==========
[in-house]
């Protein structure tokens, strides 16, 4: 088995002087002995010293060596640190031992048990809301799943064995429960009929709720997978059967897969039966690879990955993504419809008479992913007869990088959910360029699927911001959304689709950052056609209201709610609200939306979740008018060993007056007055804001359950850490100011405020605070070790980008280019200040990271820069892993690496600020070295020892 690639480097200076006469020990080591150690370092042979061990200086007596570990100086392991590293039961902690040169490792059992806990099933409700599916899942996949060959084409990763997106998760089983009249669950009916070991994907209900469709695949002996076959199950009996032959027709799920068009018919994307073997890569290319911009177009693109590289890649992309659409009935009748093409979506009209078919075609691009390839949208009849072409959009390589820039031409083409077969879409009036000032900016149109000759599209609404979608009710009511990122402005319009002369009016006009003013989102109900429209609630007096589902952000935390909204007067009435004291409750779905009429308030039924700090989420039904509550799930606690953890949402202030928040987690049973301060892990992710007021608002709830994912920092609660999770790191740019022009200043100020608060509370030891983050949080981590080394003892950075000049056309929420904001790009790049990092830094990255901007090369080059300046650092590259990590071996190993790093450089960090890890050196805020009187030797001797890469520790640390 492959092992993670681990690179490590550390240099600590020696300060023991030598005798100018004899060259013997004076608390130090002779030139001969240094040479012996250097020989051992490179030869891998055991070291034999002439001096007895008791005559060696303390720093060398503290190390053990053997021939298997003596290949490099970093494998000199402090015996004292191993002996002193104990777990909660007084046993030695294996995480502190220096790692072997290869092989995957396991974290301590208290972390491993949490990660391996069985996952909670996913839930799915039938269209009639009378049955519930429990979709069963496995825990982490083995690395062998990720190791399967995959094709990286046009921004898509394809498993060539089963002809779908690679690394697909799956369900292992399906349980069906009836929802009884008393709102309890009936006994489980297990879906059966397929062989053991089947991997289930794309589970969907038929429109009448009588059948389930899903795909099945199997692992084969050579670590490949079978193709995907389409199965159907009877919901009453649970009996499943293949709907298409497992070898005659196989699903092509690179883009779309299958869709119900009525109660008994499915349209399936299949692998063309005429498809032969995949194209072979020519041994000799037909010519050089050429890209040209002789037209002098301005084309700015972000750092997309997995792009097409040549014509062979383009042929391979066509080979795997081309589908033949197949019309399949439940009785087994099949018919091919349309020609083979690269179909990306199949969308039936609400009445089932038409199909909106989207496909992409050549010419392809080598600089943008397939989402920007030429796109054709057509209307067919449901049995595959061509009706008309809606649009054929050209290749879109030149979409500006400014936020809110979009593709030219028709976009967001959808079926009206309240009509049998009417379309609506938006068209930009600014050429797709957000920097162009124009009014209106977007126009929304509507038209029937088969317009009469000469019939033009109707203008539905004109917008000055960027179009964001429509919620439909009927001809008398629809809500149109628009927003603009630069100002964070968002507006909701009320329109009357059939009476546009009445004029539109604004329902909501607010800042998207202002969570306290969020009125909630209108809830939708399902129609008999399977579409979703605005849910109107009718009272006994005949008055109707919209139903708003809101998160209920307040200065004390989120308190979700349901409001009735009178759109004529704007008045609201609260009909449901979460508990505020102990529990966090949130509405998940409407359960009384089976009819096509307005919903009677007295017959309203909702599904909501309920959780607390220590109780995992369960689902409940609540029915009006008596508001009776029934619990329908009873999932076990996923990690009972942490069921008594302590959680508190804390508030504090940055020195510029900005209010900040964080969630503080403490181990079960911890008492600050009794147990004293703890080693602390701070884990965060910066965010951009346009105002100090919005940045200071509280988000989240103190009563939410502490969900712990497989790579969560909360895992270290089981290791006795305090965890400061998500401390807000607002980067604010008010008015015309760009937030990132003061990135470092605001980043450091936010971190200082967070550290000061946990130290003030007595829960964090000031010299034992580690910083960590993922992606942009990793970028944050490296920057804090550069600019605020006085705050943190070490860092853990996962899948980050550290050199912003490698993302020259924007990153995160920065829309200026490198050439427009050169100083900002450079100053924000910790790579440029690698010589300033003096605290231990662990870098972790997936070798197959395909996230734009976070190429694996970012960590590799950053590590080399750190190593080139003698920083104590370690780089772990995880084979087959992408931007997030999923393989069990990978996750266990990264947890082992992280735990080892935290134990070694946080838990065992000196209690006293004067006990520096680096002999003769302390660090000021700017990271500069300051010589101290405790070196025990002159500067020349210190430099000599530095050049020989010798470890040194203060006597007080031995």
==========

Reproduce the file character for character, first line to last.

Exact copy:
[in-house]
């Protein structure tokens, strides 16, 4: 088995002087002995010293060596640190031992048990809301799943064995429960009929709720997978059967897969039966690879990955993504419809008479992913007869990088959910360029699927911001959304689709950052056609209201709610609200939306979740008018060993007056007055804001359950850490100011405020605070070790980008280019200040990271820069892993690496600020070295020892 690639480097200076006469020990080591150690370092042979061990200086007596570990100086392991590293039961902690040169490792059992806990099933409700599916899942996949060959084409990763997106998760089983009249669950009916070991994907209900469709695949002996076959199950009996032959027709799920068009018919994307073997890569290319911009177009693109590289890649992309659409009935009748093409979506009209078919075609691009390839949208009849072409959009390589820039031409083409077969879409009036000032900016149109000759599209609404979608009710009511990122402005319009002369009016006009003013989102109900429209609630007096589902952000935390909204007067009435004291409750779905009429308030039924700090989420039904509550799930606690953890949402202030928040987690049973301060892990992710007021608002709830994912920092609660999770790191740019022009200043100020608060509370030891983050949080981590080394003892950075000049056309929420904001790009790049990092830094990255901007090369080059300046650092590259990590071996190993790093450089960090890890050196805020009187030797001797890469520790640390 492959092992993670681990690179490590550390240099600590020696300060023991030598005798100018004899060259013997004076608390130090002779030139001969240094040479012996250097020989051992490179030869891998055991070291034999002439001096007895008791005559060696303390720093060398503290190390053990053997021939298997003596290949490099970093494998000199402090015996004292191993002996002193104990777990909660007084046993030695294996995480502190220096790692072997290869092989995957396991974290301590208290972390491993949490990660391996069985996952909670996913839930799915039938269209009639009378049955519930429990979709069963496995825990982490083995690395062998990720190791399967995959094709990286046009921004898509394809498993060539089963002809779908690679690394697909799956369900292992399906349980069906009836929802009884008393709102309890009936006994489980297990879906059966397929062989053991089947991997289930794309589970969907038929429109009448009588059948389930899903795909099945199997692992084969050579670590490949079978193709995907389409199965159907009877919901009453649970009996499943293949709907298409497992070898005659196989699903092509690179883009779309299958869709119900009525109660008994499915349209399936299949692998063309005429498809032969995949194209072979020519041994000799037909010519050089050429890209040209002789037209002098301005084309700015972000750092997309997995792009097409040549014509062979383009042929391979066509080979795997081309589908033949197949019309399949439940009785087994099949018919091919349309020609083979690269179909990306199949969308039936609400009445089932038409199909909106989207496909992409050549010419392809080598600089943008397939989402920007030429796109054709057509209307067919449901049995595959061509009706008309809606649009054929050209290749879109030149979409500006400014936020809110979009593709030219028709976009967001959808079926009206309240009509049998009417379309609506938006068209930009600014050429797709957000920097162009124009009014209106977007126009929304509507038209029937088969317009009469000469019939033009109707203008539905004109917008000055960027179009964001429509919620439909009927001809008398629809809500149109628009927003603009630069100002964070968002507006909701009320329109009357059939009476546009009445004029539109604004329902909501607010800042998207202002969570306290969020009125909630209108809830939708399902129609008999399977579409979703605005849910109107009718009272006994005949008055109707919209139903708003809101998160209920307040200065004390989120308190979700349901409001009735009178759109004529704007008045609201609260009909449901979460508990505020102990529990966090949130509405998940409407359960009384089976009819096509307005919903009677007295017959309203909702599904909501309920959780607390220590109780995992369960689902409940609540029915009006008596508001009776029934619990329908009873999932076990996923990690009972942490069921008594302590959680508190804390508030504090940055020195510029900005209010900040964080969630503080403490181990079960911890008492600050009794147990004293703890080693602390701070884990965060910066965010951009346009105002100090919005940045200071509280988000989240103190009563939410502490969900712990497989790579969560909360895992270290089981290791006795305090965890400061998500401390807000607002980067604010008010008015015309760009937030990132003061990135470092605001980043450091936010971190200082967070550290000061946990130290003030007595829960964090000031010299034992580690910083960590993922992606942009990793970028944050490296920057804090550069600019605020006085705050943190070490860092853990996962899948980050550290050199912003490698993302020259924007990153995160920065829309200026490198050439427009050169100083900002450079100053924000910790790579440029690698010589300033003096605290231990662990870098972790997936070798197959395909996230734009976070190429694996970012960590590799950053590590080399750190190593080139003698920083104590370690780089772990995880084979087959992408931007997030999923393989069990990978996750266990990264947890082992992280735990080892935290134990070694946080838990065992000196209690006293004067006990520096680096002999003769302390660090000021700017990271500069300051010589101290405790070196025990002159500067020349210190430099000599530095050049020989010798470890040194203060006597007080031995």